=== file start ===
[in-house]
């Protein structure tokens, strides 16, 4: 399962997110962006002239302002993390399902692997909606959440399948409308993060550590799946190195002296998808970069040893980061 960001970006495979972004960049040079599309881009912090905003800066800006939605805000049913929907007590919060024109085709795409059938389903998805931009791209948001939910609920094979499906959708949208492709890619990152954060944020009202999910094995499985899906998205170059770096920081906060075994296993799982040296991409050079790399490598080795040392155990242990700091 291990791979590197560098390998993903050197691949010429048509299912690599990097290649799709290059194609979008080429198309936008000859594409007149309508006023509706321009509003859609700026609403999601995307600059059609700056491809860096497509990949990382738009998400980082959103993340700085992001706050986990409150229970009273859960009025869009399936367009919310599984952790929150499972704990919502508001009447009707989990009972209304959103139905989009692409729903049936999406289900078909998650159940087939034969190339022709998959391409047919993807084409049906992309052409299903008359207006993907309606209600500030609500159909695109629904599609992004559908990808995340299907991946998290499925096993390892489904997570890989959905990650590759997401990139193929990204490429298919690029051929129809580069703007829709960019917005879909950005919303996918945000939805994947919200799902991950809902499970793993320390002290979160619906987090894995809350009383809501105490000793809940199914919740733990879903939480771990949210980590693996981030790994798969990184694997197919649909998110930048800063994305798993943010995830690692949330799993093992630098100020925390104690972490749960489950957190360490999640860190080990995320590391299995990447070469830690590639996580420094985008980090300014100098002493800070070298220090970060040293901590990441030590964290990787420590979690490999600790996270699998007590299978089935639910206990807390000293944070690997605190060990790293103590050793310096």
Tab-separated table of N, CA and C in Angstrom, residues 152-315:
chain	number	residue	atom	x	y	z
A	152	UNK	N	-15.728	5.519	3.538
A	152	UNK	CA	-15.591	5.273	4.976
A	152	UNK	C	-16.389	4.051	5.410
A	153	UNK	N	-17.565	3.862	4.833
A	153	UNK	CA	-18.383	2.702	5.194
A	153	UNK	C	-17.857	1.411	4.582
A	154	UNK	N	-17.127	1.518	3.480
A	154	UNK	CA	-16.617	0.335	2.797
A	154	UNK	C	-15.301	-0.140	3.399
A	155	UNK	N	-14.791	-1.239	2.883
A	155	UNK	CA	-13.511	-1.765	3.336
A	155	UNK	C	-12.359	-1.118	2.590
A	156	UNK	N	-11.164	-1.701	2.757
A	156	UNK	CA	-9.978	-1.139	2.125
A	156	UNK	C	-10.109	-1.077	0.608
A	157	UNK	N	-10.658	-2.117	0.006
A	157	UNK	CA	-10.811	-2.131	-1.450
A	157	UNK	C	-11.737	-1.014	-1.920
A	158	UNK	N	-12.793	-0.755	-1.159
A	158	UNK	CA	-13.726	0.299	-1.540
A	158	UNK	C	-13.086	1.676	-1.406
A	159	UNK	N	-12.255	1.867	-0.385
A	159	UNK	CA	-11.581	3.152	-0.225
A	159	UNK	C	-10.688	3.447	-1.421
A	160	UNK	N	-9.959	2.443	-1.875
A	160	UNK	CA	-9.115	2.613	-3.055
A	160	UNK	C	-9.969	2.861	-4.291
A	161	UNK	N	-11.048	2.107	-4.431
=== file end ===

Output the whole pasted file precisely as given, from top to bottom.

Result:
[in-house]
């Protein structure tokens, strides 16, 4: 399962997110962006002239302002993390399902692997909606959440399948409308993060550590799946190195002296998808970069040893980061 960001970006495979972004960049040079599309881009912090905003800066800006939605805000049913929907007590919060024109085709795409059938389903998805931009791209948001939910609920094979499906959708949208492709890619990152954060944020009202999910094995499985899906998205170059770096920081906060075994296993799982040296991409050079790399490598080795040392155990242990700091 291990791979590197560098390998993903050197691949010429048509299912690599990097290649799709290059194609979008080429198309936008000859594409007149309508006023509706321009509003859609700026609403999601995307600059059609700056491809860096497509990949990382738009998400980082959103993340700085992001706050986990409150229970009273859960009025869009399936367009919310599984952790929150499972704990919502508001009447009707989990009972209304959103139905989009692409729903049936999406289900078909998650159940087939034969190339022709998959391409047919993807084409049906992309052409299903008359207006993907309606209600500030609500159909695109629904599609992004559908990808995340299907991946998290499925096993390892489904997570890989959905990650590759997401990139193929990204490429298919690029051929129809580069703007829709960019917005879909950005919303996918945000939805994947919200799902991950809902499970793993320390002290979160619906987090894995809350009383809501105490000793809940199914919740733990879903939480771990949210980590693996981030790994798969990184694997197919649909998110930048800063994305798993943010995830690692949330799993093992630098100020925390104690972490749960489950957190360490999640860190080990995320590391299995990447070469830690590639996580420094985008980090300014100098002493800070070298220090970060040293901590990441030590964290990787420590979690490999600790996270699998007590299978089935639910206990807390000293944070690997605190060990790293103590050793310096």
Tab-separated table of N, CA and C in Angstrom, residues 152-315:
chain	number	residue	atom	x	y	z
A	152	UNK	N	-15.728	5.519	3.538
A	152	UNK	CA	-15.591	5.273	4.976
A	152	UNK	C	-16.389	4.051	5.410
A	153	UNK	N	-17.565	3.862	4.833
A	153	UNK	CA	-18.383	2.702	5.194
A	153	UNK	C	-17.857	1.411	4.582
A	154	UNK	N	-17.127	1.518	3.480
A	154	UNK	CA	-16.617	0.335	2.797
A	154	UNK	C	-15.301	-0.140	3.399
A	155	UNK	N	-14.791	-1.239	2.883
A	155	UNK	CA	-13.511	-1.765	3.336
A	155	UNK	C	-12.359	-1.118	2.590
A	156	UNK	N	-11.164	-1.701	2.757
A	156	UNK	CA	-9.978	-1.139	2.125
A	156	UNK	C	-10.109	-1.077	0.608
A	157	UNK	N	-10.658	-2.117	0.006
A	157	UNK	CA	-10.811	-2.131	-1.450
A	157	UNK	C	-11.737	-1.014	-1.920
A	158	UNK	N	-12.793	-0.755	-1.159
A	158	UNK	CA	-13.726	0.299	-1.540
A	158	UNK	C	-13.086	1.676	-1.406
A	159	UNK	N	-12.255	1.867	-0.385
A	159	UNK	CA	-11.581	3.152	-0.225
A	159	UNK	C	-10.688	3.447	-1.421
A	160	UNK	N	-9.959	2.443	-1.875
A	160	UNK	CA	-9.115	2.613	-3.055
A	160	UNK	C	-9.969	2.861	-4.291
A	161	UNK	N	-11.048	2.107	-4.431